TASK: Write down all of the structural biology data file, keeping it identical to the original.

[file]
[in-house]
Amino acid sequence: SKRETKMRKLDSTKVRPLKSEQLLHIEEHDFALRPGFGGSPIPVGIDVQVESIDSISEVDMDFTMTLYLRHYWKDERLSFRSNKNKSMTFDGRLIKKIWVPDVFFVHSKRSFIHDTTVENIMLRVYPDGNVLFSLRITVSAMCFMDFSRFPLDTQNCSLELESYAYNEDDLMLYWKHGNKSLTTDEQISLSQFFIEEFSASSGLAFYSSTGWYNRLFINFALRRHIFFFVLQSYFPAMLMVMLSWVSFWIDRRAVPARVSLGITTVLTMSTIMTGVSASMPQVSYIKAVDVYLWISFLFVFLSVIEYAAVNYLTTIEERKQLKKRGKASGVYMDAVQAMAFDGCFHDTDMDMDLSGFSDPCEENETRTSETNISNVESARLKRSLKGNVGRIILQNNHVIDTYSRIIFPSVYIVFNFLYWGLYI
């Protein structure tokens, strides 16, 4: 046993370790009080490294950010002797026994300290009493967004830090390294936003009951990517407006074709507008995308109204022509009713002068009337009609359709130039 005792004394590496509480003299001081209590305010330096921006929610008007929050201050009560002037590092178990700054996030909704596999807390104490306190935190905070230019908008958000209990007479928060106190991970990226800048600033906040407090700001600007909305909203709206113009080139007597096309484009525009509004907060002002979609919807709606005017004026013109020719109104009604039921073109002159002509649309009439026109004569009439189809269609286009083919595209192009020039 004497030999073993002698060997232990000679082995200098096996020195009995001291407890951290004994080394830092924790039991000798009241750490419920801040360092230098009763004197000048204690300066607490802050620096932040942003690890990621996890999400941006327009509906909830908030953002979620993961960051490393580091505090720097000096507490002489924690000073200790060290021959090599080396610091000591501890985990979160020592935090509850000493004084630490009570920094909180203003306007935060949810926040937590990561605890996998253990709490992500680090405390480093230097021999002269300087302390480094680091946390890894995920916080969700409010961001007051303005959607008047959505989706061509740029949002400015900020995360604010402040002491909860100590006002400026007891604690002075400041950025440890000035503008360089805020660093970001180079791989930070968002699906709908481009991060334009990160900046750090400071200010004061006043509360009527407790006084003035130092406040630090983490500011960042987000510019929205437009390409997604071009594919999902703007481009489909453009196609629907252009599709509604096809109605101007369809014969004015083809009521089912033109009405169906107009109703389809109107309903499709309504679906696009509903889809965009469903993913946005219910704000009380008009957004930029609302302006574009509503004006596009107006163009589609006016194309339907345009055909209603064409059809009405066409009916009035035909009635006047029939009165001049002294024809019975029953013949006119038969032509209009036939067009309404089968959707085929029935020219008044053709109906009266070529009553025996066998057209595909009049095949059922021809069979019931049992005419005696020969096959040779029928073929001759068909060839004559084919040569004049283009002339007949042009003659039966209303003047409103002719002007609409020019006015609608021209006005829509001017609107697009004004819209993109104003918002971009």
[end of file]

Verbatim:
[in-house]
Amino acid sequence: SKRETKMRKLDSTKVRPLKSEQLLHIEEHDFALRPGFGGSPIPVGIDVQVESIDSISEVDMDFTMTLYLRHYWKDERLSFRSNKNKSMTFDGRLIKKIWVPDVFFVHSKRSFIHDTTVENIMLRVYPDGNVLFSLRITVSAMCFMDFSRFPLDTQNCSLELESYAYNEDDLMLYWKHGNKSLTTDEQISLSQFFIEEFSASSGLAFYSSTGWYNRLFINFALRRHIFFFVLQSYFPAMLMVMLSWVSFWIDRRAVPARVSLGITTVLTMSTIMTGVSASMPQVSYIKAVDVYLWISFLFVFLSVIEYAAVNYLTTIEERKQLKKRGKASGVYMDAVQAMAFDGCFHDTDMDMDLSGFSDPCEENETRTSETNISNVESARLKRSLKGNVGRIILQNNHVIDTYSRIIFPSVYIVFNFLYWGLYI
């Protein structure tokens, strides 16, 4: 046993370790009080490294950010002797026994300290009493967004830090390294936003009951990517407006074709507008995308109204022509009713002068009337009609359709130039 005792004394590496509480003299001081209590305010330096921006929610008007929050201050009560002037590092178990700054996030909704596999807390104490306190935190905070230019908008958000209990007479928060106190991970990226800048600033906040407090700001600007909305909203709206113009080139007597096309484009525009509004907060002002979609919807709606005017004026013109020719109104009604039921073109002159002509649309009439026109004569009439189809269609286009083919595209192009020039 004497030999073993002698060997232990000679082995200098096996020195009995001291407890951290004994080394830092924790039991000798009241750490419920801040360092230098009763004197000048204690300066607490802050620096932040942003690890990621996890999400941006327009509906909830908030953002979620993961960051490393580091505090720097000096507490002489924690000073200790060290021959090599080396610091000591501890985990979160020592935090509850000493004084630490009570920094909180203003306007935060949810926040937590990561605890996998253990709490992500680090405390480093230097021999002269300087302390480094680091946390890894995920916080969700409010961001007051303005959607008047959505989706061509740029949002400015900020995360604010402040002491909860100590006002400026007891604690002075400041950025440890000035503008360089805020660093970001180079791989930070968002699906709908481009991060334009990160900046750090400071200010004061006043509360009527407790006084003035130092406040630090983490500011960042987000510019929205437009390409997604071009594919999902703007481009489909453009196609629907252009599709509604096809109605101007369809014969004015083809009521089912033109009405169906107009109703389809109107309903499709309504679906696009509903889809965009469903993913946005219910704000009380008009957004930029609302302006574009509503004006596009107006163009589609006016194309339907345009055909209603064409059809009405066409009916009035035909009635006047029939009165001049002294024809019975029953013949006119038969032509209009036939067009309404089968959707085929029935020219008044053709109906009266070529009553025996066998057209595909009049095949059922021809069979019931049992005419005696020969096959040779029928073929001759068909060839004559084919040569004049283009002339007949042009003659039966209303003047409103002719002007609409020019006015609608021209006005829509001017609107697009004004819209993109104003918002971009």